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Hardline GOP Cost-Cutters Now Promoting Funding for Education

Today, only two days after the historic March for Our Lives in Washington, DC and other communities across the nation, there's a report that three hard-right governors who have bragged about slashing funding for education have suddenly seen the light and are reversing course.


Elections are coming and they apparently realize that cutting education might not be such a great idea. Amazing how they have suddenly got the "support our schools" religion.

I'm certain that the student protests about guns and school safety that are sweeping the nation are totally unrelated to this development. But maybe not. After all, millions of these kids will be voting for the first time in November and my guess is they'll be more than a little bit interested in who is supporting education and who is not.

According to this Washington Post article, Wisconsin Gov. Scott Walker, famous for attacking unions and slashing school funding, is promising a “historic investment” in public schools as he campaigns for reelection.

In Florida, Gov. Rick Scott, another proud cost-cutter, is bragging about his more recent increases to school funding as he prepares to launch a bid for the U.S. Senate. Of course, Scott felt the heat from the Florida students after the Parkland shootings and signed legislation in early March that tightens gun control in several ways -- despite opposition from the National Rifle Association.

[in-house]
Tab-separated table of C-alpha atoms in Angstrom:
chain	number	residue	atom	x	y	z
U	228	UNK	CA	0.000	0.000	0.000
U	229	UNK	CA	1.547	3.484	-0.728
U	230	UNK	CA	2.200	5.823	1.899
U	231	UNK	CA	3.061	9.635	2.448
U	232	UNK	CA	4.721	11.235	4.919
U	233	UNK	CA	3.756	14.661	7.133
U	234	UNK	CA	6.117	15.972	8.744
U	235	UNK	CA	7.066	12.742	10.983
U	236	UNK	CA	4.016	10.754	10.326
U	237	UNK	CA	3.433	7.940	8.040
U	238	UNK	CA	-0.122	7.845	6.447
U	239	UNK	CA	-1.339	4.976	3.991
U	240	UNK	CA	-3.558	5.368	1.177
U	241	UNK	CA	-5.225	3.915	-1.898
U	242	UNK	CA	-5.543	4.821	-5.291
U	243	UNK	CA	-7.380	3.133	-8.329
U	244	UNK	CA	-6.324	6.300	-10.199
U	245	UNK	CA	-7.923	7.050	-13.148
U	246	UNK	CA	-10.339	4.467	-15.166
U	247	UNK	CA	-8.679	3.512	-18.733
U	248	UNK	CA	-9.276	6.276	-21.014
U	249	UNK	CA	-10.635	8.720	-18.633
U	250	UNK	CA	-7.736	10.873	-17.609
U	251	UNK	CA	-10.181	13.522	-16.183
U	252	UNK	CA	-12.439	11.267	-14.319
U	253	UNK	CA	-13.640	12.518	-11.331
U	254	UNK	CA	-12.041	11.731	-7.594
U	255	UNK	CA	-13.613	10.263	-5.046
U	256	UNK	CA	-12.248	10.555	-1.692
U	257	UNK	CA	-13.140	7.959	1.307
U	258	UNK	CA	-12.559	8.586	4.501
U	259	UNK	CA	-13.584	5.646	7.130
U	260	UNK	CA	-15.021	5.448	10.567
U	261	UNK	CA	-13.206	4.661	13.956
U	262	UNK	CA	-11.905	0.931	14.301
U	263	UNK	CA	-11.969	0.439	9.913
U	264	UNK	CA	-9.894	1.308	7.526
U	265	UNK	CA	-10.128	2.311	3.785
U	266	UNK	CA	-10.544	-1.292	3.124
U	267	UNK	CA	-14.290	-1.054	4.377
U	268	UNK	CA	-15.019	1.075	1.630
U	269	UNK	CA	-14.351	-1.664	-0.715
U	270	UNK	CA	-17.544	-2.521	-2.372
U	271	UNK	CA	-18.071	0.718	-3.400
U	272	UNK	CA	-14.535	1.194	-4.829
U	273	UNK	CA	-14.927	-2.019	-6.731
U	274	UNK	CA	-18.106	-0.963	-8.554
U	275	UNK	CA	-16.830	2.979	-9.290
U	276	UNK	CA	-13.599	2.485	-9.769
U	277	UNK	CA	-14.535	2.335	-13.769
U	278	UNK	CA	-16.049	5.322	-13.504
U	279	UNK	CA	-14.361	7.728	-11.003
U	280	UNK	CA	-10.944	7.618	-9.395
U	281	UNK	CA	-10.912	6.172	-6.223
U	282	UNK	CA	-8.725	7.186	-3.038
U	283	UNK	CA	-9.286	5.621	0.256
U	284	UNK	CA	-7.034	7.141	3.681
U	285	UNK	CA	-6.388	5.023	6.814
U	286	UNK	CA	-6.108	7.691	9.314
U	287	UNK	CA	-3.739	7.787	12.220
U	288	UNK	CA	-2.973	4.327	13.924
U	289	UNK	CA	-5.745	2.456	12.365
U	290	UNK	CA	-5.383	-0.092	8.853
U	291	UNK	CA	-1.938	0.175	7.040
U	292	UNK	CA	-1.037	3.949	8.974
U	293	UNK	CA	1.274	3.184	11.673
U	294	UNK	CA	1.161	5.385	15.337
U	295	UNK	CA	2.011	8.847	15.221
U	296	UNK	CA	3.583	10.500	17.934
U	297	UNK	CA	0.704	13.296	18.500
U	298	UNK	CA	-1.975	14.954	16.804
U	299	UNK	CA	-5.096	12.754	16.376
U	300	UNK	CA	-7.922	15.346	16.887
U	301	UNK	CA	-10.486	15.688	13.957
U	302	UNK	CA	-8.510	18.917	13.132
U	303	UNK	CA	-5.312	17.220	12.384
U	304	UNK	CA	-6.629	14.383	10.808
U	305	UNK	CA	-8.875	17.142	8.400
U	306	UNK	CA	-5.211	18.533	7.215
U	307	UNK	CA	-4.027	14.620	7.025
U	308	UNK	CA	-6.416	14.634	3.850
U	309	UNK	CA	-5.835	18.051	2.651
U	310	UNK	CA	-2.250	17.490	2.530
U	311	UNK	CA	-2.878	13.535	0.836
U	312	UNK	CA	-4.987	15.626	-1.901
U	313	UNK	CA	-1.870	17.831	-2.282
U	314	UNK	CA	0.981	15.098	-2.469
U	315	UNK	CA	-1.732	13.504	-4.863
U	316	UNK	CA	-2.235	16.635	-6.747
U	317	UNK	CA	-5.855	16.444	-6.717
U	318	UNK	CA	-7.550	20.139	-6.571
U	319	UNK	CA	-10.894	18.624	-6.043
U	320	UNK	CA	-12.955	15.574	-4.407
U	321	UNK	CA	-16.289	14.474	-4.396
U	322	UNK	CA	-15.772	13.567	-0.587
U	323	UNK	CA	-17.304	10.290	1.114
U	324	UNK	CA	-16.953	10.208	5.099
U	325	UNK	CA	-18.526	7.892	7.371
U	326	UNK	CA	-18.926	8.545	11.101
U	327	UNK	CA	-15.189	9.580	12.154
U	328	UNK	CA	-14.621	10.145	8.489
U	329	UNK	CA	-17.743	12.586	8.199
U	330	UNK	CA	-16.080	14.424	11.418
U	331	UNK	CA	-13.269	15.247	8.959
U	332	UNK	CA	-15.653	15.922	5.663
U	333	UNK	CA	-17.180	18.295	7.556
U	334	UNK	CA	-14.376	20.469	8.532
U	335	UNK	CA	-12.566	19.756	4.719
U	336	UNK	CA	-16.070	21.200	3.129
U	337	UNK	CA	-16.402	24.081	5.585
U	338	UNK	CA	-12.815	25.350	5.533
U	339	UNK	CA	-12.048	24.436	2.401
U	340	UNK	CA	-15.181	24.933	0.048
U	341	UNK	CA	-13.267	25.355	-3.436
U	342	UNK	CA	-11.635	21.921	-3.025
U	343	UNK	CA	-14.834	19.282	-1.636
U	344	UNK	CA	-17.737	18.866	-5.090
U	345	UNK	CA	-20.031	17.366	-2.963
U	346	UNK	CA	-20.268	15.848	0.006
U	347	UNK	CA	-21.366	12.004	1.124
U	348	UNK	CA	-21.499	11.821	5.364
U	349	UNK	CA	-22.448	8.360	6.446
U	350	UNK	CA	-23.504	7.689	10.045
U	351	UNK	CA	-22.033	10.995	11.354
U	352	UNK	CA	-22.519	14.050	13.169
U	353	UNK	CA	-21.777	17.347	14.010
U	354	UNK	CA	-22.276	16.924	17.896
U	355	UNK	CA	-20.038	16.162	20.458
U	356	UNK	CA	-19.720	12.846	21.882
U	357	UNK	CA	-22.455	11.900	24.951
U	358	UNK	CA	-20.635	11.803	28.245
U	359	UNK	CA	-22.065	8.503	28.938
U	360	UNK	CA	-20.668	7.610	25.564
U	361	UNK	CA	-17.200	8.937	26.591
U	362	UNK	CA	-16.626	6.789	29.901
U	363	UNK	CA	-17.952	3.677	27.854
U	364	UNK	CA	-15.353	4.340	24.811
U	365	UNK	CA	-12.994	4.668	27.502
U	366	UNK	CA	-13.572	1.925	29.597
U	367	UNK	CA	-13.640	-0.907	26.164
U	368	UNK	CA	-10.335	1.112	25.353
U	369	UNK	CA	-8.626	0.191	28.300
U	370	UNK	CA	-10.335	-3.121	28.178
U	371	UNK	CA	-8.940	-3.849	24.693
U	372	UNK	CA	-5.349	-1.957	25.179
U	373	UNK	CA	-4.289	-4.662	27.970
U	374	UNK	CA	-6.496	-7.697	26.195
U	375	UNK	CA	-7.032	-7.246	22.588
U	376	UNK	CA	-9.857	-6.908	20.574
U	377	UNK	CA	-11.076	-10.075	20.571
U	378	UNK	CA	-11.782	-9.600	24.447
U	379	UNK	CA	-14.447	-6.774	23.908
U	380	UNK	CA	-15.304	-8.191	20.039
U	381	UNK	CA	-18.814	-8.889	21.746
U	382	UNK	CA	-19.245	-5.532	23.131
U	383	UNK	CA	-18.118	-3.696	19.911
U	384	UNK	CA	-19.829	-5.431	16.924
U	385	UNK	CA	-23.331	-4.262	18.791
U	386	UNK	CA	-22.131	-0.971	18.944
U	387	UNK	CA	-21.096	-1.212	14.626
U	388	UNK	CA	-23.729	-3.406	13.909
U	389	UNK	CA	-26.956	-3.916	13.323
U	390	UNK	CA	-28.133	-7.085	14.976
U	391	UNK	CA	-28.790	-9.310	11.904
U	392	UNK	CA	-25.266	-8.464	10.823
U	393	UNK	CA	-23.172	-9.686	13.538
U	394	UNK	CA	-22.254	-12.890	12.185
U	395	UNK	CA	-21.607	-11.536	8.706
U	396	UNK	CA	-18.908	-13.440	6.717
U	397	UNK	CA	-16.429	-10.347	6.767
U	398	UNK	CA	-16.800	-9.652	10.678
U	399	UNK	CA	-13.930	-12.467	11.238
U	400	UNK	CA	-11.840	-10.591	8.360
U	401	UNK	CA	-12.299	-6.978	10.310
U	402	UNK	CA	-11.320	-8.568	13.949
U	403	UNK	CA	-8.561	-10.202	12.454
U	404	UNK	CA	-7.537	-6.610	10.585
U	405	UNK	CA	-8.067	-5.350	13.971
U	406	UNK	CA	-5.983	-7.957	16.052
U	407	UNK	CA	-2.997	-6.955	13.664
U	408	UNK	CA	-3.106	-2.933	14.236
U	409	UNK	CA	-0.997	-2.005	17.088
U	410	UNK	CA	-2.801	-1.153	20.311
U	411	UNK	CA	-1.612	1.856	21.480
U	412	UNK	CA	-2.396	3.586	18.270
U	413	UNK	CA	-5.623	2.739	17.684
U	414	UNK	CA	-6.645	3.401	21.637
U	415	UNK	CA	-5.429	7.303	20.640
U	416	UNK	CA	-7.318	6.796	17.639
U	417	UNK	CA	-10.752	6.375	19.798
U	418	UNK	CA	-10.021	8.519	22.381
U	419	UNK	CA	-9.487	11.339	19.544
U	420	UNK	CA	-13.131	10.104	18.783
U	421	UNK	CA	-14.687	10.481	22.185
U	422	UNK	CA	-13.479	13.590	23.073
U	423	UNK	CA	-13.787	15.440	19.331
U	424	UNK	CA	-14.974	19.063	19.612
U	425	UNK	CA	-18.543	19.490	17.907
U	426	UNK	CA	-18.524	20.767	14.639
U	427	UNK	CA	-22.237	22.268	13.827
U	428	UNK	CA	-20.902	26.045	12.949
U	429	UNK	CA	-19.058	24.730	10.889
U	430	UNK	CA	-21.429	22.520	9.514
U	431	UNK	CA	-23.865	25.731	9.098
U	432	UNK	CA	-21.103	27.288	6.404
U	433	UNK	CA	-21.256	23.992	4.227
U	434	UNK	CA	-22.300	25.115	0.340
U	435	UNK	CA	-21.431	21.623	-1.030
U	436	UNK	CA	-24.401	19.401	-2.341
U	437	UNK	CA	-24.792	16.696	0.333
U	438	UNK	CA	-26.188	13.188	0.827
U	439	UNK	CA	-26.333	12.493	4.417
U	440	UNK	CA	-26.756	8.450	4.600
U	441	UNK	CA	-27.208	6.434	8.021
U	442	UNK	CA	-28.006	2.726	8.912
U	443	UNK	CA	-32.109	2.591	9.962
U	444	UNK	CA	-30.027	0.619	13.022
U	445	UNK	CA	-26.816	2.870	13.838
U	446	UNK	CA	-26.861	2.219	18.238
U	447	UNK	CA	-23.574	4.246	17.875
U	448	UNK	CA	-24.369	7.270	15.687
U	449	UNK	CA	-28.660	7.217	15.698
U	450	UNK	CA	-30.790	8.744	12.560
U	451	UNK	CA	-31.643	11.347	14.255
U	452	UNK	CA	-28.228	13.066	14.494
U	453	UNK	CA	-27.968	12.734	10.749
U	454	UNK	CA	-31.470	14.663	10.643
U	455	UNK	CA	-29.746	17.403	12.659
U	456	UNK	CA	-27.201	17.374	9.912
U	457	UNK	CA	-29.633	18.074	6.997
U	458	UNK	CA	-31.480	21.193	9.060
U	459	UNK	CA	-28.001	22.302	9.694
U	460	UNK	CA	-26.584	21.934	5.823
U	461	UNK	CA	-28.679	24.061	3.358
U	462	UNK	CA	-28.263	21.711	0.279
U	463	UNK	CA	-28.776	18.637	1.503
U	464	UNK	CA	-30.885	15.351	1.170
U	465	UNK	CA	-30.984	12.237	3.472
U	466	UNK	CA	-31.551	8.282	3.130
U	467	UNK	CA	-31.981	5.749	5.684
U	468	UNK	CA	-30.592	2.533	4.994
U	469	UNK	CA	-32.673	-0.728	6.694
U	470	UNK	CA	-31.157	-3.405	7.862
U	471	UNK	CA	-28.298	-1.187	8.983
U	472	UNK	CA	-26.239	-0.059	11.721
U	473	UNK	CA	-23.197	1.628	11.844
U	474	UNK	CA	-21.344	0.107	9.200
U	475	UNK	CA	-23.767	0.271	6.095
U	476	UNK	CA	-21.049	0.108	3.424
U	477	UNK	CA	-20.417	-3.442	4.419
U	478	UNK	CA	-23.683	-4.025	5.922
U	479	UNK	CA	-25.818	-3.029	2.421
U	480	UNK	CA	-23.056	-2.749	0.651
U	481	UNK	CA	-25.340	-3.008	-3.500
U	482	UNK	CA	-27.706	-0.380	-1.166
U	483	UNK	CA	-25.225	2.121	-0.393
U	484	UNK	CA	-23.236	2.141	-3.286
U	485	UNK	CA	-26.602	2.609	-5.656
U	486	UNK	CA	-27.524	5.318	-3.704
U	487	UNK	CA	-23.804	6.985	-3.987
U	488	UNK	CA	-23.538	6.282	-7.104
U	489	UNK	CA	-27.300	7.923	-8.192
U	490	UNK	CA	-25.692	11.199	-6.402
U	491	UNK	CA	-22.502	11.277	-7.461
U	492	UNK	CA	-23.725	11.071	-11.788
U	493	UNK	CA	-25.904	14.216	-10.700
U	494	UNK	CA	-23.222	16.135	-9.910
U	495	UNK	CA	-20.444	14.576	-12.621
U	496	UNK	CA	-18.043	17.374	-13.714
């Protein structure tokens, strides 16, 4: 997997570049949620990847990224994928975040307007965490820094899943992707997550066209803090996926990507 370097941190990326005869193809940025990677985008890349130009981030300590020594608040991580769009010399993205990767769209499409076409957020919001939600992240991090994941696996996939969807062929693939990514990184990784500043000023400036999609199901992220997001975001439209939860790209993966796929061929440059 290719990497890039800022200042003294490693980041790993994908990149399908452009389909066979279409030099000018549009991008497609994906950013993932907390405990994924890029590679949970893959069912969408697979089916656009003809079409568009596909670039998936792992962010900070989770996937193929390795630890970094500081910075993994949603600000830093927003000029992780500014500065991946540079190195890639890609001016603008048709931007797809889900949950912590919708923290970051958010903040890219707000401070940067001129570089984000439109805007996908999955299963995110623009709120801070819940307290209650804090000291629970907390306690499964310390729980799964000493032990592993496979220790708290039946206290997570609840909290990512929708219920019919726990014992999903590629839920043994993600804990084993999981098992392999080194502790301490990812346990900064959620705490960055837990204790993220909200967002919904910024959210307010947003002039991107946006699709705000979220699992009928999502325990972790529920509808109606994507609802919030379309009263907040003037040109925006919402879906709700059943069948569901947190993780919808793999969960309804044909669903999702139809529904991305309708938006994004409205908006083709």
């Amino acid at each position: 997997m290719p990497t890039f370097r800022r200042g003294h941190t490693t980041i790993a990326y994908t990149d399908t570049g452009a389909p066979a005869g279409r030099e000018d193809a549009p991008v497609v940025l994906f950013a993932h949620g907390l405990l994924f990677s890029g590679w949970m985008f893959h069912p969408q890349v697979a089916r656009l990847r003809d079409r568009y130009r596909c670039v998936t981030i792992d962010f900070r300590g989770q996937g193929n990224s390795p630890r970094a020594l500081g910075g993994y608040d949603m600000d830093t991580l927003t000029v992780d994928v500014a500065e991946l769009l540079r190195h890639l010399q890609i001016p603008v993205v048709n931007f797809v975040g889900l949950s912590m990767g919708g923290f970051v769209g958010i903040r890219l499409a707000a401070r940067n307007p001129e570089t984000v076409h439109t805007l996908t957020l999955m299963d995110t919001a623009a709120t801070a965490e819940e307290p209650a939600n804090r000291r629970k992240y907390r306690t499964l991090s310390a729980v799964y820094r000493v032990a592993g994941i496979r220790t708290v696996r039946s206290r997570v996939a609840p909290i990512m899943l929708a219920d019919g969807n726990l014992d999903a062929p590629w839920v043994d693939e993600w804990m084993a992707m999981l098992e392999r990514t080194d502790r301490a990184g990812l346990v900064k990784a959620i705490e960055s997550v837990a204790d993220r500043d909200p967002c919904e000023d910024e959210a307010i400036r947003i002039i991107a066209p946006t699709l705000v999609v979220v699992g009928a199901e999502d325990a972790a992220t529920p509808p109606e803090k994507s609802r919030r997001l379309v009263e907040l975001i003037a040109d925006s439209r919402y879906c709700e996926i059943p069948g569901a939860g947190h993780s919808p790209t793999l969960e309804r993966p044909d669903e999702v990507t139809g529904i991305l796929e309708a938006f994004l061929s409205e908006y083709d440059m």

In Arizona, Gov. Doug Ducey, who won office on a “shrink government” platform, now boasts of his own plan for more school money, backed by a $1 million advertising campaign promoting the increases from supportive state businesses.

The Post's article points out that "The backlash that boiled over into a teacher walkout in West Virginia is playing out in several states, as teachers and the public demand more money after years of tight budgets and a Republican focus on tax cuts. That has forced a change in strategy, even as the legislators continue to resist calls for new taxes."

In West Virginia, it took a lengthy teacher walkout to convince the state legislature to find money for a 5 percent pay hike for teachers.

According to The Post, the schools in all of these states have yet to get back to the inflation-adjusted evels of per-pupil spending prior to the 2008 recession, and school administrators say teacher quality and student results have suffered.

Certainly, it shouldn't take a genius to figure that out. And yet we hear our politicians, including those right-wing cost-cutters, say how "our youth are our future." That, indeed, is true. So why is it that teachers' pay, in many, many states, is so paltry? Why are teachers expected to purchase their own supplies for their classrooms? Why, in some states, are teachers simply giving up and leaving the profession?

The Post's article says that in Oklahoma, where tax breaks and declining oil prices have sapped state revenue, the number of teachers has dropped by 700 over four years, despite a 15,000 increase in student enrollment. More than 2,000 classes — in foreign language, art, music and consumer science — have been canceled.

This has got to stop. If tough election campaigns will do the job, so be it. Education should be among the very last programs to be cut when communities are strapped for cash.

Remember, politicians, what you are so fond of saying. "Our young people are our future."

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